For example, we can say that an increase in the price reduces the amount consumers will buy (assuming income, and anything else that affects demand, is unchanged). Additionally, a decrease in income reduces the amount consumers can afford to buy (assuming price, and anything else that affects demand, is unchanged). This is what the ceteris paribus assumption really means. In this particular case, after we analyze each factor separately, we can combine the results. The amount consumers buy falls for two reasons: first because of the higher price and second because of the lower income.

Questions & Answers

what is economics
Tutu Reply
what is a gross domestic product
Amogelang Reply
Explain what is a production possibility curve
Sharon Reply
A curve that indicates the various production possibilities of two commodities when resources are fixed...
Geoffrey
what is market?
Jasmin Reply
ware the Byers and seller's that please is called market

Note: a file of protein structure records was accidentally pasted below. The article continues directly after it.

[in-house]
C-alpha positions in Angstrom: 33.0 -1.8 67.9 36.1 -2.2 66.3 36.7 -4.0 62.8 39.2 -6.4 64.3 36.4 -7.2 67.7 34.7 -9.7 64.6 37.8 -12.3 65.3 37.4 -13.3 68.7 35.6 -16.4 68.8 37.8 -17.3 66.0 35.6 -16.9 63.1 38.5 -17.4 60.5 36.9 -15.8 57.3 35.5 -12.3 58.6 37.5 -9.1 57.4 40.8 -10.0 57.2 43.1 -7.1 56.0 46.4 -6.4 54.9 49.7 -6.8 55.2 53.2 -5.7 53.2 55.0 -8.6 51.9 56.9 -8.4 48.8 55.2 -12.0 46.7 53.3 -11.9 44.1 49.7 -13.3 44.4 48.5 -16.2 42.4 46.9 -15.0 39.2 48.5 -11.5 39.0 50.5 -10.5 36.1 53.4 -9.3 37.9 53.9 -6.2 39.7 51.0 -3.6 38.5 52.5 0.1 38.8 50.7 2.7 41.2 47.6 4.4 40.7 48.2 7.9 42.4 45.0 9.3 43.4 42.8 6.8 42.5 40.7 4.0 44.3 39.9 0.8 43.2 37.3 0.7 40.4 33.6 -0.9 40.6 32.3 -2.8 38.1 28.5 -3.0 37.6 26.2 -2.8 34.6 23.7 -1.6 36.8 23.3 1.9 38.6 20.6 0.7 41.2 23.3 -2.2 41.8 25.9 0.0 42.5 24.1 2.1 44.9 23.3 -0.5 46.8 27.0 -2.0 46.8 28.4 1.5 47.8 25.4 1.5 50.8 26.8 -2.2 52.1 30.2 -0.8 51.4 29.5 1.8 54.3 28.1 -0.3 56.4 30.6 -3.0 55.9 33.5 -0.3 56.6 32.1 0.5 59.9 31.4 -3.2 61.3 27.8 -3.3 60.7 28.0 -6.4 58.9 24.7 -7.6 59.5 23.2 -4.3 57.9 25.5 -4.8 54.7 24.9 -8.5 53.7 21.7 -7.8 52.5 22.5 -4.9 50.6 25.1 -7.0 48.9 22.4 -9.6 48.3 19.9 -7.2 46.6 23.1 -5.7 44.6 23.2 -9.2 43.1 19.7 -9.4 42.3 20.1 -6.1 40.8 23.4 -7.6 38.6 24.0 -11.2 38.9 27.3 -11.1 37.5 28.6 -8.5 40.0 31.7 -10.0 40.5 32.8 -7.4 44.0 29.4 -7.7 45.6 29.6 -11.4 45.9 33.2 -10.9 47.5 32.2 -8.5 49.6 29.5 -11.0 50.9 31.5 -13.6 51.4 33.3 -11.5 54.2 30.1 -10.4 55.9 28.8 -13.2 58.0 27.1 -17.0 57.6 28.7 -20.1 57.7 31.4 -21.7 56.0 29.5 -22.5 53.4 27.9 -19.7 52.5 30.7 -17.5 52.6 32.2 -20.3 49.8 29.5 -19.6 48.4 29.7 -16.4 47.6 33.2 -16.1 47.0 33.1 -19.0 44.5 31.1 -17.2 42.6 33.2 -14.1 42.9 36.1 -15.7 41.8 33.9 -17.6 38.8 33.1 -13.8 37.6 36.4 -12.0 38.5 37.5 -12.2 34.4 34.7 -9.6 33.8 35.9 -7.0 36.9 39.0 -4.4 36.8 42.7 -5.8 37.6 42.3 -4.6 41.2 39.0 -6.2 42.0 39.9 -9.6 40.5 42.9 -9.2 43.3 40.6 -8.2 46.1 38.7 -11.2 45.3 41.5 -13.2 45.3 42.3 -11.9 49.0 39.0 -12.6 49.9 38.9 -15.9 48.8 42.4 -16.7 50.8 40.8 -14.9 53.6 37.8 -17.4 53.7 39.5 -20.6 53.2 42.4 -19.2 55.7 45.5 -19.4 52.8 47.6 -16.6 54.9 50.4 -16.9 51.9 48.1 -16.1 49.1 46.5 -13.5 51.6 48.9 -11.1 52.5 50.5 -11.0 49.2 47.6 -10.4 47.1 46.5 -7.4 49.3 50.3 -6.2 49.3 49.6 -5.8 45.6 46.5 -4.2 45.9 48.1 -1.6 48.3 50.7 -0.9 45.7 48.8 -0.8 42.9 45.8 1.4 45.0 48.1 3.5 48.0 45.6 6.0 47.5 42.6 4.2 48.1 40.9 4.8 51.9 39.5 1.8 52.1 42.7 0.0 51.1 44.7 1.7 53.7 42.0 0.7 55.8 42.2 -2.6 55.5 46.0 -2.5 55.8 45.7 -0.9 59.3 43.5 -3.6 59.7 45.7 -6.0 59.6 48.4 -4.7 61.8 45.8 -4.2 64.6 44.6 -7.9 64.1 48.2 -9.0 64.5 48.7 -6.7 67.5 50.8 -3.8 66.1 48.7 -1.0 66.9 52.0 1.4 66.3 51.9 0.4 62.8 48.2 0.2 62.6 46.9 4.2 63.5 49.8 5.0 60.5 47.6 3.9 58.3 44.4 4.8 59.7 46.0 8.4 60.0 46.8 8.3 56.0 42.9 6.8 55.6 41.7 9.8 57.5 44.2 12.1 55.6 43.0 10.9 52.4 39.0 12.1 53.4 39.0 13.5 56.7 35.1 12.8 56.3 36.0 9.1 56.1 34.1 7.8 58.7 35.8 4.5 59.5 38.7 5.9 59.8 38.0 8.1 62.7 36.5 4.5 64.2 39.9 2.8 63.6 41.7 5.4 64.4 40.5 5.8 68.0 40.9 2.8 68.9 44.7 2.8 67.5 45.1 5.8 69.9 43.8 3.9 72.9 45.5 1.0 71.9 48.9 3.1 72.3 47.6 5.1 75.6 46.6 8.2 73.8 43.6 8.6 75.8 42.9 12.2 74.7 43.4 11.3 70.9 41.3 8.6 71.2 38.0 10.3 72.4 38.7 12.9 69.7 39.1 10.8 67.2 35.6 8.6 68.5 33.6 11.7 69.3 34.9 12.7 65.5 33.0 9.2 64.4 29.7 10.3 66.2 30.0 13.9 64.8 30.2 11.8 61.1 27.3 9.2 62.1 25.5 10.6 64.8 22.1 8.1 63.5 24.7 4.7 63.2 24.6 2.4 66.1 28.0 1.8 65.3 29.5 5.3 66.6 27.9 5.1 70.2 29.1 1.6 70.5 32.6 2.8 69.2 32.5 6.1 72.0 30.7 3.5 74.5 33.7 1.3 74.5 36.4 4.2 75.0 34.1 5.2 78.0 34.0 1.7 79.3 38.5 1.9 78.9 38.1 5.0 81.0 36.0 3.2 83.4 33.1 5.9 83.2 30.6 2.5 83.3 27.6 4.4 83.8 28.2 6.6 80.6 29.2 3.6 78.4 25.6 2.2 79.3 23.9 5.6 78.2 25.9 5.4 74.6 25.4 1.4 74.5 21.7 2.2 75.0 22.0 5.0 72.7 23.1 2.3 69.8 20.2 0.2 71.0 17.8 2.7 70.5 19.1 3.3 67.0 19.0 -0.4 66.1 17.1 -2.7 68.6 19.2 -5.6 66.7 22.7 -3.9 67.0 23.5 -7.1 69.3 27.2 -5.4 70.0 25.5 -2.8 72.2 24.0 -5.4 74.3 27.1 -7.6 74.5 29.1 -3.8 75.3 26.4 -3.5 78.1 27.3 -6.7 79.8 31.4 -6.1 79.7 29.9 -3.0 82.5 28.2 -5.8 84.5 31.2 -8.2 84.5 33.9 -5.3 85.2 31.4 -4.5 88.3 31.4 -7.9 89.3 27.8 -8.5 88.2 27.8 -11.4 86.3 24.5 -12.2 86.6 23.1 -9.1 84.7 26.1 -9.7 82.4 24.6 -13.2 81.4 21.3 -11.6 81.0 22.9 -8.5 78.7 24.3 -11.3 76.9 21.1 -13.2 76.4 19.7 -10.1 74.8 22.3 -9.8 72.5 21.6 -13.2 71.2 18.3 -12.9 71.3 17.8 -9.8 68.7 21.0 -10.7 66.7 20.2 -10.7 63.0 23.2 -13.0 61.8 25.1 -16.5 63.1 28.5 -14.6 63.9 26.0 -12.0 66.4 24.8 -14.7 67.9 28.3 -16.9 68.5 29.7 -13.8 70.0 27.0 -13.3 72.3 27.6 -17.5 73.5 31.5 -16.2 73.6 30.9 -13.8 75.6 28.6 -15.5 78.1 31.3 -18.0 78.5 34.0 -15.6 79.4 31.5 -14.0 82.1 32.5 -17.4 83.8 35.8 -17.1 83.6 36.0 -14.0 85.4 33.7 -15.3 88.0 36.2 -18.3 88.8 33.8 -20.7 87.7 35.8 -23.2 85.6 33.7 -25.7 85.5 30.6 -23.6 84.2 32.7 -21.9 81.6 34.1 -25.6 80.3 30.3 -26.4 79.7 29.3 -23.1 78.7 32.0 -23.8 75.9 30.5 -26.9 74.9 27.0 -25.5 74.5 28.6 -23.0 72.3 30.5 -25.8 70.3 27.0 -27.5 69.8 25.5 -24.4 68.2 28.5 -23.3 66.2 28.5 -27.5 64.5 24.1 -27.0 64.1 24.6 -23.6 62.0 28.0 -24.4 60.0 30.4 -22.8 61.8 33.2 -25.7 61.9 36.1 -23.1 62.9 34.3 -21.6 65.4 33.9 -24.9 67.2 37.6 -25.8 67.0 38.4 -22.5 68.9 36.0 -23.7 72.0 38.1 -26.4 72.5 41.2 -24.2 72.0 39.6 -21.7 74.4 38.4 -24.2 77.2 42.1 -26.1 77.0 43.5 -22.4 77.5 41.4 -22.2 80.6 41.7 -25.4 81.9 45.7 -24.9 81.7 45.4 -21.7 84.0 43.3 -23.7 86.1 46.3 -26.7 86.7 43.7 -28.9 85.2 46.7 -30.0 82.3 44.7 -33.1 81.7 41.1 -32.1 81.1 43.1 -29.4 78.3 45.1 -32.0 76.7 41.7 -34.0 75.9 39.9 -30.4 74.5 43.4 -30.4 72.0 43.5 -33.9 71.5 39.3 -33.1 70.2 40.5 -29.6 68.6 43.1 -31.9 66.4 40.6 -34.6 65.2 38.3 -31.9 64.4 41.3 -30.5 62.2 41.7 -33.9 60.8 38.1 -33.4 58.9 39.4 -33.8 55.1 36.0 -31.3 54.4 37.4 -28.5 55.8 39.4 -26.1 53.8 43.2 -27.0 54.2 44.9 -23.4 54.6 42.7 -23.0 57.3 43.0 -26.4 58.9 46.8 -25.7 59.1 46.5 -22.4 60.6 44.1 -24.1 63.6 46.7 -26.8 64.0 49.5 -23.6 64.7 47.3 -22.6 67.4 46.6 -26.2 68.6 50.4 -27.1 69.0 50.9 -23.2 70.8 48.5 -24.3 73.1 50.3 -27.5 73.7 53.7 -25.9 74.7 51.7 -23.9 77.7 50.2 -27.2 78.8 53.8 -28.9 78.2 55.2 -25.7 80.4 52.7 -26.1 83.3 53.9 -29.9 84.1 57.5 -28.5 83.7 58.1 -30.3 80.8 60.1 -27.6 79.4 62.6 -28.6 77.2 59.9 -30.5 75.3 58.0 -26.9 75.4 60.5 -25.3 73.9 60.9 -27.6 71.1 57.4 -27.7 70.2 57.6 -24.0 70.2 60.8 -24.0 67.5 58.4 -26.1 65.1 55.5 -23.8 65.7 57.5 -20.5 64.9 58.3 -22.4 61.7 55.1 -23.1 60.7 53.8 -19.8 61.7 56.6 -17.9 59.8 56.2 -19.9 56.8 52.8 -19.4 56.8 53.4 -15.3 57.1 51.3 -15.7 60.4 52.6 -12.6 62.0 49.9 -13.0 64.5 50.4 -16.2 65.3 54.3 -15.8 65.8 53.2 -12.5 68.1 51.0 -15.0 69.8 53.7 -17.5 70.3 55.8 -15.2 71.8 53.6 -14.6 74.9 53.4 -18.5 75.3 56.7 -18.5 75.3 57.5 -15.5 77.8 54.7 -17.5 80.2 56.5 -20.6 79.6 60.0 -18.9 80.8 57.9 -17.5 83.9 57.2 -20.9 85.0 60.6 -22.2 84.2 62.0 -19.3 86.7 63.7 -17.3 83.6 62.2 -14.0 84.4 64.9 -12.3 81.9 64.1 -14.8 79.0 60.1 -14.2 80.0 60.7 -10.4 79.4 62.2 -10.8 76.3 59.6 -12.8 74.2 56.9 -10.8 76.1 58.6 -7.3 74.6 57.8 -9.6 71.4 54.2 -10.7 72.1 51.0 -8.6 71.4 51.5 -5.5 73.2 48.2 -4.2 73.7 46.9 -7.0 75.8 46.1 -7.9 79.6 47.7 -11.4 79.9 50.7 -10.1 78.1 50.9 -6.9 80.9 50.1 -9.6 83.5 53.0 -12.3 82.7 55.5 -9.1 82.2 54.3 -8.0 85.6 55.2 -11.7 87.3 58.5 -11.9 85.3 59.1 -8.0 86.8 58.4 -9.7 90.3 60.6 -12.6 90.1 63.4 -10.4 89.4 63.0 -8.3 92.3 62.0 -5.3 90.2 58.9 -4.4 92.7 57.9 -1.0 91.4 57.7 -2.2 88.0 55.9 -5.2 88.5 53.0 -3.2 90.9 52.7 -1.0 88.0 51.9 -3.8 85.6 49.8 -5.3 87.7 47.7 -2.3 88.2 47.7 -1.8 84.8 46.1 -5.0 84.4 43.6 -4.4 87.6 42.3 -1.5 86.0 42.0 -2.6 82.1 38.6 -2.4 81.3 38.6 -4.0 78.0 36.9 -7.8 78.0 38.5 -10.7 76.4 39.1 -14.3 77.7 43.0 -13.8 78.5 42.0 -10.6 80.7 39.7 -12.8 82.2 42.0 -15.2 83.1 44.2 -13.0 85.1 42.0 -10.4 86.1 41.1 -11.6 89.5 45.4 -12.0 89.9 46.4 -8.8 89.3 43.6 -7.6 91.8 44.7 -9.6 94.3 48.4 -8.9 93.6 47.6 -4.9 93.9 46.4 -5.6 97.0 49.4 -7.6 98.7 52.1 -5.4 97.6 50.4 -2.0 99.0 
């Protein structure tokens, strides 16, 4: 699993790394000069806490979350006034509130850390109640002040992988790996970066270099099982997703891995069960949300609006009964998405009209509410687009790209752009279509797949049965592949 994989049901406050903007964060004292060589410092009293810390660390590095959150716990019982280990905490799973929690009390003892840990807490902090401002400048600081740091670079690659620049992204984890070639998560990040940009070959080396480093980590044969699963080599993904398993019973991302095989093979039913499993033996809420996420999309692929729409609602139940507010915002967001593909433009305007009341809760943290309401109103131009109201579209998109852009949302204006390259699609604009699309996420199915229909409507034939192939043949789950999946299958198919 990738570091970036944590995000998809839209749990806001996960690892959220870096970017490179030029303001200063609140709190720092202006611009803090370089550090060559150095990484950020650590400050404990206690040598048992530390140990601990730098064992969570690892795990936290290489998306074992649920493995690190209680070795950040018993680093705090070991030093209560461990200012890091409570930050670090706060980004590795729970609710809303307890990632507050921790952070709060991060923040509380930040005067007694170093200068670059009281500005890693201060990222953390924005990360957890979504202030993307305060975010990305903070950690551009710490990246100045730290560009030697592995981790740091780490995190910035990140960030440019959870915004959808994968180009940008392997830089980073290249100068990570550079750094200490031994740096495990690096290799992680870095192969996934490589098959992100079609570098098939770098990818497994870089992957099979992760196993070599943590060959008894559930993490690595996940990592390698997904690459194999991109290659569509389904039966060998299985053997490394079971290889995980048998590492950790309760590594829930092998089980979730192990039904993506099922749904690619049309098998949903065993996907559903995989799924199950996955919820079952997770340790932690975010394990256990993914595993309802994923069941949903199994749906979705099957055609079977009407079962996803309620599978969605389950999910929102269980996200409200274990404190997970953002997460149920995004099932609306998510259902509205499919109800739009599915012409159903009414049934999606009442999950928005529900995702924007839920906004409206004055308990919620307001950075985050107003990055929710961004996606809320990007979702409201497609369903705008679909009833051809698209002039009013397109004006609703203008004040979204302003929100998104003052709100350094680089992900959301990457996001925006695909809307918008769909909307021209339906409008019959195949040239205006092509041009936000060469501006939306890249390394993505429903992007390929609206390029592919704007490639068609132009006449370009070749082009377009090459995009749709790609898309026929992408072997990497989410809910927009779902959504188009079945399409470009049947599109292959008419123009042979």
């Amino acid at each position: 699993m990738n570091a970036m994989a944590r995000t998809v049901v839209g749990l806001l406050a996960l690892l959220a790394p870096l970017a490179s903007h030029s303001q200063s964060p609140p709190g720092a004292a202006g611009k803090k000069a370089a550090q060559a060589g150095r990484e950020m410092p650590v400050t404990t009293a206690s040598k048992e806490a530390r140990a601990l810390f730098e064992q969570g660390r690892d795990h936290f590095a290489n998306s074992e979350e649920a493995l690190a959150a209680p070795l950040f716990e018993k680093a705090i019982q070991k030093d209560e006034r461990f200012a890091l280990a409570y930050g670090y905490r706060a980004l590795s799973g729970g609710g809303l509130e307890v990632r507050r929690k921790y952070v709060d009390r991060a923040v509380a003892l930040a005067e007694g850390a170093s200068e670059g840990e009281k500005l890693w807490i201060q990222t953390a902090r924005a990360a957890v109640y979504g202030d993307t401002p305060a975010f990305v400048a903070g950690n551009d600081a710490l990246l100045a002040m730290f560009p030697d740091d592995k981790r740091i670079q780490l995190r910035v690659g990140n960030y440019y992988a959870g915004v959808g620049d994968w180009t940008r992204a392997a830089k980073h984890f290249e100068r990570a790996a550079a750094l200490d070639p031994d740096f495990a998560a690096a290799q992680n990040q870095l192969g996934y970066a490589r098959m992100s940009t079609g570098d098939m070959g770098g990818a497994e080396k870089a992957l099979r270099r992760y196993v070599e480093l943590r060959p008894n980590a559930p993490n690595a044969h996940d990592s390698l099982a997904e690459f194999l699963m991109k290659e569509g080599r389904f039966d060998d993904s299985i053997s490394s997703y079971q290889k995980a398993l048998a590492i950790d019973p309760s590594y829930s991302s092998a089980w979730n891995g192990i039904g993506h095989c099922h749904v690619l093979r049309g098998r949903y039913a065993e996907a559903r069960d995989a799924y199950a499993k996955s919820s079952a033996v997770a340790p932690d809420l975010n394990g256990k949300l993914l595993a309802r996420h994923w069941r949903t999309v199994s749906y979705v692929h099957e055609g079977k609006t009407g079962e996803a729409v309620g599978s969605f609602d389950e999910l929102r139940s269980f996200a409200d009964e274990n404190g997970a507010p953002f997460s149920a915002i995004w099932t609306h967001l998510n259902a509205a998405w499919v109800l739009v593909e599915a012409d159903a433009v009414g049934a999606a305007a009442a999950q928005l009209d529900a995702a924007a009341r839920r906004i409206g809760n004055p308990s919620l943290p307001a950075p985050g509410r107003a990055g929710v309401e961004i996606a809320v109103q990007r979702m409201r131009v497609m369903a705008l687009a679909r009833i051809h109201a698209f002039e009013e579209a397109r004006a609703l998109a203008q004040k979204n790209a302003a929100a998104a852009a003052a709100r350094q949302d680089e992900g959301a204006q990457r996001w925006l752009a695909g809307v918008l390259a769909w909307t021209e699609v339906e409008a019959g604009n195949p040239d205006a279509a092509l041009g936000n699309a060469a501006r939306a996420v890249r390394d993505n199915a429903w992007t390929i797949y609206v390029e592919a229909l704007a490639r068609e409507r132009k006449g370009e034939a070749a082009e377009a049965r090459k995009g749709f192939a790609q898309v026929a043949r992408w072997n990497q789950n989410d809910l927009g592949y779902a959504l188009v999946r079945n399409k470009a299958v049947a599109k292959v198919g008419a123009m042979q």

suresh
a place where buyers and sellers meet
Tariro
I don't like this market definition.
Jasmin
market is any arrangement whereby buyers and sellers are brought together for the purpose of transacting business. It could be a geographical location or any other means such as internet, mobile phone etc. as long as buyers and sellers are brought together for the purpose of exchange.
Agusimba
A market is a place where buyers and sellers buy and sell goods through bargaining.
Jasmin
yes ,you are correct Agusimba sir.
Jasmin
exception of the low of demond
Rohit Reply
short run AC curves?
Jasmin Reply
you mean shirt run cost curves?
REBECCA
A short-run cost curve shows the minimum cost impact of output changes for a specific plant size and in a given operating environment. Such curves reflect the optimal or least-cost input combination for producing output under fixed circumstances.
REBECCA
nooo am not from India why!?